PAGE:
The monks of the Mountain come from various nationalities and Athos retains the character of a global orthodox monastic and Christian cultural center. This “monastic commonwealth”, solidly bound to the principles of community life and brotherly communion of the early Christians, is an example for the co-existence of persons from different origins, with common faith being their catalytic bond. This, of course, is an achievement of ecumenical dimensions.

Undoubtedly, the Holy Mountain is one of the most important laboratories that cultivate the civilization of all Christian nations in the wider area and, today is the trustee of Orthodoxy’s spiritual heritage. This civilization stems from and incessantly flows out of the monastic life and saturates all its aspects.

The monastic way of life gave birth to the mystical – neptic tradition, the ascetic accomplishments, the spiritual ministries, justice per se, as well as architectural and artistic works, both tangible and intangible, various (living and worship) facilities, handiwork items, (acclimatized) cultivations; in other words, a gigantic, singular, invaluable institutional, spiritual, cultural and natural reservation was created which, in its totality, comprises the treasures of the Holy Mountain, bearing unequalled value and harmonized beauty.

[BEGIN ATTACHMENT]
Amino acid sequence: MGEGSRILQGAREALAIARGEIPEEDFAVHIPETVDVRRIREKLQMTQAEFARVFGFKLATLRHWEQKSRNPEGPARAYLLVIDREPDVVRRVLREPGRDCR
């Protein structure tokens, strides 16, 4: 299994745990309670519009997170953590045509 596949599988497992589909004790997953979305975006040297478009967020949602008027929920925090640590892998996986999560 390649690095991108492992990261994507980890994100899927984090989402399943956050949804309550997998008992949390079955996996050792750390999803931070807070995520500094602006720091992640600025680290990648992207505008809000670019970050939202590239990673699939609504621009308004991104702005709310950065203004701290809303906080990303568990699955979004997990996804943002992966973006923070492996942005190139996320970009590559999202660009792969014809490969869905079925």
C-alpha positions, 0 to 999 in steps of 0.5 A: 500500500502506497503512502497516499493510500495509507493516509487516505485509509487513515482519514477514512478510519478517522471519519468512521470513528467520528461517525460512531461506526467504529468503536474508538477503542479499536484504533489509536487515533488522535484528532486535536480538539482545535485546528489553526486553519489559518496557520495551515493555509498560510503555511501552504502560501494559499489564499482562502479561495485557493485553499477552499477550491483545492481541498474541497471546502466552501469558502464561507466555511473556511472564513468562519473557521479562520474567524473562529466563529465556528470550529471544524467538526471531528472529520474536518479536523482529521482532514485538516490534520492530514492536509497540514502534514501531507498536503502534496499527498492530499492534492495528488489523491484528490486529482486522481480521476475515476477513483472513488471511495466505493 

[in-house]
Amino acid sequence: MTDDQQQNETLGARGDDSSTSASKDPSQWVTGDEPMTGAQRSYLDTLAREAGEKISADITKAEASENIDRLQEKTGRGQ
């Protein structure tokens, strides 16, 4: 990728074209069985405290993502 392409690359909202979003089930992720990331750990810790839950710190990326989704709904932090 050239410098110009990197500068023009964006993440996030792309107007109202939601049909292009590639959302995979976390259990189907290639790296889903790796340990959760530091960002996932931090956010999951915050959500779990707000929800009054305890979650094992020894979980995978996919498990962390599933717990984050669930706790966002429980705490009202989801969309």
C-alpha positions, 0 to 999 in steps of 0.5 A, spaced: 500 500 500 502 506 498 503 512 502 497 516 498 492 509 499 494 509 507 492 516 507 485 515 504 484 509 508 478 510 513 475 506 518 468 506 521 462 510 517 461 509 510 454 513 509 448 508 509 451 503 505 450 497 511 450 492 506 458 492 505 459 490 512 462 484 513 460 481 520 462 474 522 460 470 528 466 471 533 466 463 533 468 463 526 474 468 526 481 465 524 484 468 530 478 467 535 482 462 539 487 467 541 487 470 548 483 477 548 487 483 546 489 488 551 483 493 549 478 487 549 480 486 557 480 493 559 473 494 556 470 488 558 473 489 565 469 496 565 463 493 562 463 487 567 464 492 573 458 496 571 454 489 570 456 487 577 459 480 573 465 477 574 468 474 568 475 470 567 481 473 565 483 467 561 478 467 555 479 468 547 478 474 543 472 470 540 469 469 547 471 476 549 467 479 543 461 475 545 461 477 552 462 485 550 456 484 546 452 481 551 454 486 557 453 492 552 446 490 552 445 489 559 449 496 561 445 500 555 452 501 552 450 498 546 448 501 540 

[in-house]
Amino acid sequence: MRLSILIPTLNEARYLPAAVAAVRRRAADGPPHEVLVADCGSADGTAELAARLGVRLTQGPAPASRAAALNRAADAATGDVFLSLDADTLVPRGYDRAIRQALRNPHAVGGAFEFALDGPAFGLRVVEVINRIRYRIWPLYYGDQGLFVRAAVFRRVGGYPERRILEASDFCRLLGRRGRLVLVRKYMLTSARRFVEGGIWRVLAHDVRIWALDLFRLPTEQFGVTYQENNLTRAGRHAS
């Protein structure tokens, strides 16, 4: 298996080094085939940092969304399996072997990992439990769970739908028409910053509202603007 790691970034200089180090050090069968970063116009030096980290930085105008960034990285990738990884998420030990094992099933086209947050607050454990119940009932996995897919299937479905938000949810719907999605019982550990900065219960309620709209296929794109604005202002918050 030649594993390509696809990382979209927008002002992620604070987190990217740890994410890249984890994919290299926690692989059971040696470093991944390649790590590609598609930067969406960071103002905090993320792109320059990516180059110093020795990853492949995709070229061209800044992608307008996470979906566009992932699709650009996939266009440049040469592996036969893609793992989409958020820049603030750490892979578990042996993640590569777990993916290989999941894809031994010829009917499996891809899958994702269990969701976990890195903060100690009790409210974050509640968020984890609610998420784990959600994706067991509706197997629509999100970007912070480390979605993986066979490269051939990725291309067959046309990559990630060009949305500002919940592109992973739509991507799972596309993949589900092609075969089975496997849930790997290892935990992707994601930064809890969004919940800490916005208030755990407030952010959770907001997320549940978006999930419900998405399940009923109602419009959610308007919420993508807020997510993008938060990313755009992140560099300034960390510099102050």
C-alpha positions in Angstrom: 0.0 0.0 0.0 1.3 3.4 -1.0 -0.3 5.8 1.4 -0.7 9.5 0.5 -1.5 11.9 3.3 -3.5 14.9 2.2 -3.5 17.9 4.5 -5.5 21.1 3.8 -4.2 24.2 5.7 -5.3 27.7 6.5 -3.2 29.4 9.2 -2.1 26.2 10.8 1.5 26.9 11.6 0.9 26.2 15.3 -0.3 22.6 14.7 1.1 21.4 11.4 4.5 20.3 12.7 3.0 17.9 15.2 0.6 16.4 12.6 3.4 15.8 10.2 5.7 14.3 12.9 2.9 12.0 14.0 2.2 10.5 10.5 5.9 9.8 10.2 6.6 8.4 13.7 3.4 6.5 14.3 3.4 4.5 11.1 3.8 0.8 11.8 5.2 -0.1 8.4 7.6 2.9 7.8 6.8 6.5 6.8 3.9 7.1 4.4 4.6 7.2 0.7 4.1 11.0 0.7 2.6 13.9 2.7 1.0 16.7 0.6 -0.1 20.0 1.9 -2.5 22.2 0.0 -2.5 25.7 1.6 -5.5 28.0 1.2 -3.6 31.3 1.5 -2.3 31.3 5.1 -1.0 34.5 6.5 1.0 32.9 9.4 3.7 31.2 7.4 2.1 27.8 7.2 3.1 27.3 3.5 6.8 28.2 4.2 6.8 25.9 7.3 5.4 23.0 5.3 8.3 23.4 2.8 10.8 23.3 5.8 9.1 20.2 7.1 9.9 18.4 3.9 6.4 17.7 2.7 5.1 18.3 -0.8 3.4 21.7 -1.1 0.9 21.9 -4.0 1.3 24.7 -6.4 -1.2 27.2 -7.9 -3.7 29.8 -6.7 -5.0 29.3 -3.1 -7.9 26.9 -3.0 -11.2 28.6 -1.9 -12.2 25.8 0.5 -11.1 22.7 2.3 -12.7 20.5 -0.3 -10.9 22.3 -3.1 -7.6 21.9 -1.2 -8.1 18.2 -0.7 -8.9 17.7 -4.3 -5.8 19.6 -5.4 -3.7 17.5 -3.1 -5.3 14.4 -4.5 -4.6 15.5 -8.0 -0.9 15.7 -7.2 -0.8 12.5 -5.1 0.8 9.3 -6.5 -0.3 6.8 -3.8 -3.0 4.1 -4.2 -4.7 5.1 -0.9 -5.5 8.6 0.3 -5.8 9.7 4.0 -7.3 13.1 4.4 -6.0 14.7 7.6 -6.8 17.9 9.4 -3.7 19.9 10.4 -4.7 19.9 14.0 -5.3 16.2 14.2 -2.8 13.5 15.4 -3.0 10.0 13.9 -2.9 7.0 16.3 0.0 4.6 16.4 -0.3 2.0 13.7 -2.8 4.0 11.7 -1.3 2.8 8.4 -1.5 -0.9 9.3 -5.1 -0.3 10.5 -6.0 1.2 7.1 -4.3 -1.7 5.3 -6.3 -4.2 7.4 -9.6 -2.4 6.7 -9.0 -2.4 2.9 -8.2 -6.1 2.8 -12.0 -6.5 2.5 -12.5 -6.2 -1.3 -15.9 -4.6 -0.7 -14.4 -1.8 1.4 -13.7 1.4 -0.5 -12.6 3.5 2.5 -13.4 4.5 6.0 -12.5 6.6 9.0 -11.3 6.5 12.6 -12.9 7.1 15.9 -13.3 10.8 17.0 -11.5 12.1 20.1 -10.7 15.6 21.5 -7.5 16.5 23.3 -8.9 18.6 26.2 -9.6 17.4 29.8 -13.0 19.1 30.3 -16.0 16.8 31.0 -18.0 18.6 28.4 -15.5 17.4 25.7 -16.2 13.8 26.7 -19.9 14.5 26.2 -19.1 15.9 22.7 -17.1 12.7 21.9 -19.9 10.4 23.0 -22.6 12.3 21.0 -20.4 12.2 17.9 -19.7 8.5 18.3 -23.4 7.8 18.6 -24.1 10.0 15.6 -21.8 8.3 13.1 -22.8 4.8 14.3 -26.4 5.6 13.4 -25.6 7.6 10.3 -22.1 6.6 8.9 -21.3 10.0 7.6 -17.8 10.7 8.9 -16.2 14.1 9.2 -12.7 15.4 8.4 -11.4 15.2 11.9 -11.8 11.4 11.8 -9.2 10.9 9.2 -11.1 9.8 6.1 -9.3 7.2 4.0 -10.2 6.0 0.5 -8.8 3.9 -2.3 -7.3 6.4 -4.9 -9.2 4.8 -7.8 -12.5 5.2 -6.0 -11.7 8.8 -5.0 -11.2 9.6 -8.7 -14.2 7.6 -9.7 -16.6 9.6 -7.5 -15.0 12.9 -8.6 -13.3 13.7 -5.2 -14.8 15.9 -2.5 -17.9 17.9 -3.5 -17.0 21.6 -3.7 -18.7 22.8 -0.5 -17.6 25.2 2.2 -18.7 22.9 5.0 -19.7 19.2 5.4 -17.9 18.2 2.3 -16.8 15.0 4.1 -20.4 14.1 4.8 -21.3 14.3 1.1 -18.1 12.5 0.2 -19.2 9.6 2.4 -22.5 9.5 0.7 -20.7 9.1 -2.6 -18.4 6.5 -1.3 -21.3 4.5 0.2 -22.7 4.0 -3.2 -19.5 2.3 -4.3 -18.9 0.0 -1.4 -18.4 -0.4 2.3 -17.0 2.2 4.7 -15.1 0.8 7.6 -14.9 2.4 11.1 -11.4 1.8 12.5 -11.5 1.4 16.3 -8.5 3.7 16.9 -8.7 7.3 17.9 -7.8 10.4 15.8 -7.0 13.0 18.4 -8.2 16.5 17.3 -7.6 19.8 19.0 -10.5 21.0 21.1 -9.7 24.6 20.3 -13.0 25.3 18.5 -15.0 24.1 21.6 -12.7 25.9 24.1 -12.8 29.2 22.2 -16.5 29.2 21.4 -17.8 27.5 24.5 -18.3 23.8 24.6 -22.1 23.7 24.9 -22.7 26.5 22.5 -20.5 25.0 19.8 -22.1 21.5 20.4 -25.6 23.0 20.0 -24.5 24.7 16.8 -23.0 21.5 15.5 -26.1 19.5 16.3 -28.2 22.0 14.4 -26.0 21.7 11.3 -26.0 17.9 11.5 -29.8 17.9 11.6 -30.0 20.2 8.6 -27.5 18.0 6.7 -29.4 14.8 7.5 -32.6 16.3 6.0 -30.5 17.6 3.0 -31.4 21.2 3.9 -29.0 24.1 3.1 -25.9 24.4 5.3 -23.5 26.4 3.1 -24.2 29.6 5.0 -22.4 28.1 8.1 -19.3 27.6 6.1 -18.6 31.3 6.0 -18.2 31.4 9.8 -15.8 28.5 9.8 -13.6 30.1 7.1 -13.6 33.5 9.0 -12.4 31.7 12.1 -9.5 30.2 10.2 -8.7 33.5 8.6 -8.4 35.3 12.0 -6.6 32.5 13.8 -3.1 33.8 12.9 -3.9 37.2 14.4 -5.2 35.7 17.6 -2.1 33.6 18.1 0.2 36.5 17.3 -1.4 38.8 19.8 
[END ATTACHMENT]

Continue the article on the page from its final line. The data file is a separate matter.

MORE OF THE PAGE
These cultural treasures, devotedly kept by the monks, are in their natural environment contributing, above all, to the worship of the Divine. In a parallel way, all other kinds of ecclesiastical art, e.g., hymnography, Byzantine chants, ecclesiastical garment weaving, woodcarving and more, primarily serve the art of living divinely; such being the “intangible heritage”.

Monastics strive to pursue living in harmony with the natural environment. To is being dealt with, neither statically, nor for exploitation but, as a divine gift, that must take part in the monks’ incessant worship of the Divine. For centuries, the monks use the natural resources of the Holy Mountain, in accordance with the spiritual principles of asceticism, frugality and temperance.

Therefore the protection of the Athonite environment is not, primarily, a matter of successfully plotting it, but rather, basically, it is a result of the daily practice of the true monastic spiritual life. The environment of the Holy Mountain is preserved because the spiritual principles and visions are transformed into tangible material consequences.